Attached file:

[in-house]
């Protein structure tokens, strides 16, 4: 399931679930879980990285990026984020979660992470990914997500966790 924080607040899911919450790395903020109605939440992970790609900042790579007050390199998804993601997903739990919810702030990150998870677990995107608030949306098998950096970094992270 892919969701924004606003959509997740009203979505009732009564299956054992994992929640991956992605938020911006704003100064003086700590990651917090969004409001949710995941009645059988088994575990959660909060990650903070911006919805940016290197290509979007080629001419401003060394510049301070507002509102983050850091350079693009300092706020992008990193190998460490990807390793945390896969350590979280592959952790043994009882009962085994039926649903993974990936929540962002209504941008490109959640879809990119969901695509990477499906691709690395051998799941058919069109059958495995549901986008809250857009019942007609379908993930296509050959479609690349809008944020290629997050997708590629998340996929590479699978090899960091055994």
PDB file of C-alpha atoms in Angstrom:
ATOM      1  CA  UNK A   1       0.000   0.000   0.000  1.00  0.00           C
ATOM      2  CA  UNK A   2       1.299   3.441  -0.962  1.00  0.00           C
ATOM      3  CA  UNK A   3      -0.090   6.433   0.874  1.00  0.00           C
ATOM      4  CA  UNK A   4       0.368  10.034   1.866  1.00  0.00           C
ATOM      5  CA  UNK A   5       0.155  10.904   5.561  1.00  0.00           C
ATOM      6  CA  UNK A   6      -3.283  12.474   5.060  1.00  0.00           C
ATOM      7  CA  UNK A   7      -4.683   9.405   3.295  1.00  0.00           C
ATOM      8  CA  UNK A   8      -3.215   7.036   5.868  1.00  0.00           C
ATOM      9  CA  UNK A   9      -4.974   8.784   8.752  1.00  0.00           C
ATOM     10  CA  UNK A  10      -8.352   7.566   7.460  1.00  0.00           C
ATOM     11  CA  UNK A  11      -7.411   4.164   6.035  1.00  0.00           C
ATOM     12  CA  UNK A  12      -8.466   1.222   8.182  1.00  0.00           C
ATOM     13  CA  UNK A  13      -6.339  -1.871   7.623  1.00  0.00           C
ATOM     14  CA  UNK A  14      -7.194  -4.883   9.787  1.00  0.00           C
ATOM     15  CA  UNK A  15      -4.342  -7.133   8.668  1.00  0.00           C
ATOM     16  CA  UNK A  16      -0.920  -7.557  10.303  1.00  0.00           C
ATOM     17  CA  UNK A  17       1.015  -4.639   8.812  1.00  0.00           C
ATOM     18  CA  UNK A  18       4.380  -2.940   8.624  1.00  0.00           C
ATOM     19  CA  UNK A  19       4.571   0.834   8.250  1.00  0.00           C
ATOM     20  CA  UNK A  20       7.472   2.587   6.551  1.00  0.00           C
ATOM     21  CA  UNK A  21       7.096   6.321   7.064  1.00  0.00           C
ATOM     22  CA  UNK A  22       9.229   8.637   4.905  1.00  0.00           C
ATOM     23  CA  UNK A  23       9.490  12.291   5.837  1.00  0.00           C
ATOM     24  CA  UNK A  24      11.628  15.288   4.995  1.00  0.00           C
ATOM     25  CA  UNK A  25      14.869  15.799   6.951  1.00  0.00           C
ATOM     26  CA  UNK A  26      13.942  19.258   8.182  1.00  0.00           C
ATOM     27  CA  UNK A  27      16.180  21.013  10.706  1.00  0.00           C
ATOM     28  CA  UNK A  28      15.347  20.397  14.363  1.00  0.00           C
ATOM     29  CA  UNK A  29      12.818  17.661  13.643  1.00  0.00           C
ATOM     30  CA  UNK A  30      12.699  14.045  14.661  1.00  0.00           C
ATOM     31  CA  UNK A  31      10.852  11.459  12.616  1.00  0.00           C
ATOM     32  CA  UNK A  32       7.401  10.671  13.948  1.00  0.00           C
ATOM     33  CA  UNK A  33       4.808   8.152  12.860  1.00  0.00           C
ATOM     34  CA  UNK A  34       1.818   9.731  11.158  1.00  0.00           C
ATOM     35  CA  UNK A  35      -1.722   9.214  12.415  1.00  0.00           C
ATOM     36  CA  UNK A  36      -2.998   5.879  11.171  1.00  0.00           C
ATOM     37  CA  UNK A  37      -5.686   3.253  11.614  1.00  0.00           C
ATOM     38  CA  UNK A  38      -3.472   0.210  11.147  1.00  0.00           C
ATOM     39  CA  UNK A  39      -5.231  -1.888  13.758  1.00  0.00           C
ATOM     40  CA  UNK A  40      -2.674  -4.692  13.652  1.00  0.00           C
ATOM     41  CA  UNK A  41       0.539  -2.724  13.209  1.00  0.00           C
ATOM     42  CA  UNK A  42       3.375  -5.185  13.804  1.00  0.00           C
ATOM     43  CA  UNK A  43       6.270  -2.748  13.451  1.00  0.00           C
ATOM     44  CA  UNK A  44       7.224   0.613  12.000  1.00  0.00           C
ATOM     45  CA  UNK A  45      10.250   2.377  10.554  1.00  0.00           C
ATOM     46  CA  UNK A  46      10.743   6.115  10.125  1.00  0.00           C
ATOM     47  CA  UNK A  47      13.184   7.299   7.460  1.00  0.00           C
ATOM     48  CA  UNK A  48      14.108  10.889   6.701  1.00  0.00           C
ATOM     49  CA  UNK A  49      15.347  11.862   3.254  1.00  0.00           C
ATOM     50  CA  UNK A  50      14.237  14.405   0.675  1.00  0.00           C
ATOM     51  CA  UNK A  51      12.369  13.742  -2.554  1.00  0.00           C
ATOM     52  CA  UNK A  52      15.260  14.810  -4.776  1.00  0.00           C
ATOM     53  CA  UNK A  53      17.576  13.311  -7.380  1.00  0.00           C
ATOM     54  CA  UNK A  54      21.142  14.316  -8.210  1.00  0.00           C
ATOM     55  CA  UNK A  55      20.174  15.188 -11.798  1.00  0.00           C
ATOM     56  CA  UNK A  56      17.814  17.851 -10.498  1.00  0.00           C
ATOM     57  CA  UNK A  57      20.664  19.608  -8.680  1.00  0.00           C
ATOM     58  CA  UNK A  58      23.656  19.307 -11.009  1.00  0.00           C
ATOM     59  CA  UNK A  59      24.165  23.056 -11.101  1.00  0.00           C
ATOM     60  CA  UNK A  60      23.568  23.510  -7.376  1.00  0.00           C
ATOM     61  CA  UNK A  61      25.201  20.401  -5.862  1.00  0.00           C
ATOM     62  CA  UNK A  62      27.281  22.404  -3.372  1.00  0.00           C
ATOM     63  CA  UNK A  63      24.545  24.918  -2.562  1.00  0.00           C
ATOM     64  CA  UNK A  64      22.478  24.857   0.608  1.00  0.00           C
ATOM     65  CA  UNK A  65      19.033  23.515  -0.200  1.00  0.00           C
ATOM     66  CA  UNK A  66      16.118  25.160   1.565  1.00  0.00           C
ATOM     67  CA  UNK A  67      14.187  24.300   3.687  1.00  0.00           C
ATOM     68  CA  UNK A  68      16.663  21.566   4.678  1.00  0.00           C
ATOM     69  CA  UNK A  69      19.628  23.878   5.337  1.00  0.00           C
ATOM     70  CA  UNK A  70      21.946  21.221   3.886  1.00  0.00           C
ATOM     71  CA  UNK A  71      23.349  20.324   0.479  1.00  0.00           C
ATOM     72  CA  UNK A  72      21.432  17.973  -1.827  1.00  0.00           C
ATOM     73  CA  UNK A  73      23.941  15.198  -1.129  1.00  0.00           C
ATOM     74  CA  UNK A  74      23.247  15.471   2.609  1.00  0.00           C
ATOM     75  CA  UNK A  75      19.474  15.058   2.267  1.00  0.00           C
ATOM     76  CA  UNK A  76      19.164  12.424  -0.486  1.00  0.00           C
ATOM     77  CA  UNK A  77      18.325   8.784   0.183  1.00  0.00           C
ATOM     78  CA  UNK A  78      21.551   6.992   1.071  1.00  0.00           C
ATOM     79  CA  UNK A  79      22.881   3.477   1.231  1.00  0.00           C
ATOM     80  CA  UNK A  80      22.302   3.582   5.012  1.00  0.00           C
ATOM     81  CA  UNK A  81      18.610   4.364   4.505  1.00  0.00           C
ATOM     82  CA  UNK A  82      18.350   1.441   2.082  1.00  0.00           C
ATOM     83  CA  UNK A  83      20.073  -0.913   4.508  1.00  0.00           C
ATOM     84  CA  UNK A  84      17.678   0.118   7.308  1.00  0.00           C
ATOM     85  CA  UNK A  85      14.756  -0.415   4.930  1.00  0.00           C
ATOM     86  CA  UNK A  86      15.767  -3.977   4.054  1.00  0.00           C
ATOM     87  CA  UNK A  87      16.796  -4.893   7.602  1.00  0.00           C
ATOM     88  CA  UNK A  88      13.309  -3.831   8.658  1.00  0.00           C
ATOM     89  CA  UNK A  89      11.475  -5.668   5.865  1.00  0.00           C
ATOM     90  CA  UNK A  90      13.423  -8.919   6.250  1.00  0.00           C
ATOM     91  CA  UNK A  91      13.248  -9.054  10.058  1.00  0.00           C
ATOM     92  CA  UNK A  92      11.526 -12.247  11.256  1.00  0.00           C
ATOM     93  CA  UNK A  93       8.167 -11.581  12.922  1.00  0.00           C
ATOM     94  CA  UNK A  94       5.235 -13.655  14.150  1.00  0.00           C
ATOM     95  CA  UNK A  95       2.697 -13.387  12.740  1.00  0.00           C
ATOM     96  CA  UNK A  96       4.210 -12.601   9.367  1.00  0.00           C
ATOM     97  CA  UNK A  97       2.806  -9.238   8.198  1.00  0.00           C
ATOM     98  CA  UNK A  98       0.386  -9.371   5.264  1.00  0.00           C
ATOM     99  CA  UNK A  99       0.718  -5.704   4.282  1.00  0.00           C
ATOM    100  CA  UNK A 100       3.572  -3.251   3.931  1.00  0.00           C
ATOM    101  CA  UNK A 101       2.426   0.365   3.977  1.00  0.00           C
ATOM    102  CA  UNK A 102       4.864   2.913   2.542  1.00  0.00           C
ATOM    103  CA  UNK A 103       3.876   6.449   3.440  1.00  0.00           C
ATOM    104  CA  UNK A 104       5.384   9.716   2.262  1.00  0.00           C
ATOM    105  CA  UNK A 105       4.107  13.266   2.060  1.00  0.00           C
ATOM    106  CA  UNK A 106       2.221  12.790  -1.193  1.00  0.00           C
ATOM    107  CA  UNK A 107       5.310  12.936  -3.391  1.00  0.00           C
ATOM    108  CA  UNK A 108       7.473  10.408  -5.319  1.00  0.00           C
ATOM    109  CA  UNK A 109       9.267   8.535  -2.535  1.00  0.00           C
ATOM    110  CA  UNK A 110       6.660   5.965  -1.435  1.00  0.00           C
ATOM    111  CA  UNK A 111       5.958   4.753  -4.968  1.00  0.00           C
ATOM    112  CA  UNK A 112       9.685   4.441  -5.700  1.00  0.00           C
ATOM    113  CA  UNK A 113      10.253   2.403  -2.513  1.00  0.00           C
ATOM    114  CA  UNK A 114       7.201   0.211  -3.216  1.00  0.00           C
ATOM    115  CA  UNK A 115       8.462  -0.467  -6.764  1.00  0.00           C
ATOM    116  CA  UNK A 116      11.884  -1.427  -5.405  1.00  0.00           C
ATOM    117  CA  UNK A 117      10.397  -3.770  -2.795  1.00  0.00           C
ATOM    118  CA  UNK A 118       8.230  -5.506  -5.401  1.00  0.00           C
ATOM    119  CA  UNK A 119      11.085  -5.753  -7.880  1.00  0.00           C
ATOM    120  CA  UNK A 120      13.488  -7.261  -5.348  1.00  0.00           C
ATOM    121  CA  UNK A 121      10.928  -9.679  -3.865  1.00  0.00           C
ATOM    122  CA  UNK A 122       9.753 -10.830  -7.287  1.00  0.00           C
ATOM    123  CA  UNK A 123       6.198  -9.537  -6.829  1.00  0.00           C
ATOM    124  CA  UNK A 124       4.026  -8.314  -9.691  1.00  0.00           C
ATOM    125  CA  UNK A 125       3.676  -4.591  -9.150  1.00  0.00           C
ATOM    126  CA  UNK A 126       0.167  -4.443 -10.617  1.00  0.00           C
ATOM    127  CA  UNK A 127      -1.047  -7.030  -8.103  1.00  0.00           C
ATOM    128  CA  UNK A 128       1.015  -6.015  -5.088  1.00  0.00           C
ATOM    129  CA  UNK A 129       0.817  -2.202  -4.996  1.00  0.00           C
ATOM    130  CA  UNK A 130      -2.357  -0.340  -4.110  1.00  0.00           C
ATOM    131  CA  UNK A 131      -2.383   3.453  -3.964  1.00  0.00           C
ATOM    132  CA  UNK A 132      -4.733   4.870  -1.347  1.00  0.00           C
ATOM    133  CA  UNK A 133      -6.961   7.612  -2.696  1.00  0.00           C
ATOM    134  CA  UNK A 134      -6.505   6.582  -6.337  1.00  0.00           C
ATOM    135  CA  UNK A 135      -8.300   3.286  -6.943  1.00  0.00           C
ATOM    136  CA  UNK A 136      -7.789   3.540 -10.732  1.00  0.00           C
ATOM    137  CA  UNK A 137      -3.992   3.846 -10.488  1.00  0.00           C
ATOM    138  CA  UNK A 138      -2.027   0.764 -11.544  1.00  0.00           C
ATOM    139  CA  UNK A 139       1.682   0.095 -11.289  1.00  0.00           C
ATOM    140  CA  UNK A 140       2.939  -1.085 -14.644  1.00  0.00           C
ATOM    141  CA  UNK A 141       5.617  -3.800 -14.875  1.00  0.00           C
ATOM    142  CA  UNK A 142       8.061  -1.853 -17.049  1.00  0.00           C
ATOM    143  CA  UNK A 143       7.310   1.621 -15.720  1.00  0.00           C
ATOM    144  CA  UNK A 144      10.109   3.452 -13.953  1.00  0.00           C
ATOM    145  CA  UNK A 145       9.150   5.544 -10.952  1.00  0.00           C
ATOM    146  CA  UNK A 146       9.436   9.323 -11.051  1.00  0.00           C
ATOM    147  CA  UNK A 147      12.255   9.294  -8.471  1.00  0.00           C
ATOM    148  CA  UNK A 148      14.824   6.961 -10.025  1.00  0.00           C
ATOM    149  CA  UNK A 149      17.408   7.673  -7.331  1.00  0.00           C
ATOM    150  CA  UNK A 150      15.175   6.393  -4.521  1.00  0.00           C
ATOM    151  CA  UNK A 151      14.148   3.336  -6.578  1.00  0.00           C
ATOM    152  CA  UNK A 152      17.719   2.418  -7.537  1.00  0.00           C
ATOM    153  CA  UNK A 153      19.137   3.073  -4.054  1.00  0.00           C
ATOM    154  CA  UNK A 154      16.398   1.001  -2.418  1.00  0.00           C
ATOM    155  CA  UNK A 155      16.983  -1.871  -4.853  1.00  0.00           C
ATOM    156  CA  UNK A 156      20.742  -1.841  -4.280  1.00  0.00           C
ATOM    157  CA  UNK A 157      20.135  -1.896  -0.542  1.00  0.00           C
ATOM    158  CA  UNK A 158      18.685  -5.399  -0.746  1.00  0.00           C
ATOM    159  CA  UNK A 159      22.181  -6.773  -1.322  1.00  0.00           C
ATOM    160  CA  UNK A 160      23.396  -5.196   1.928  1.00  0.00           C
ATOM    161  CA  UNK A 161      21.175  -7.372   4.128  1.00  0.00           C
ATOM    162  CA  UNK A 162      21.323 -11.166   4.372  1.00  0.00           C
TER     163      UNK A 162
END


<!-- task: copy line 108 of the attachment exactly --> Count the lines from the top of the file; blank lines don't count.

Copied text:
ATOM    105  CA  UNK A 105       4.107  13.266   2.060  1.00  0.00           C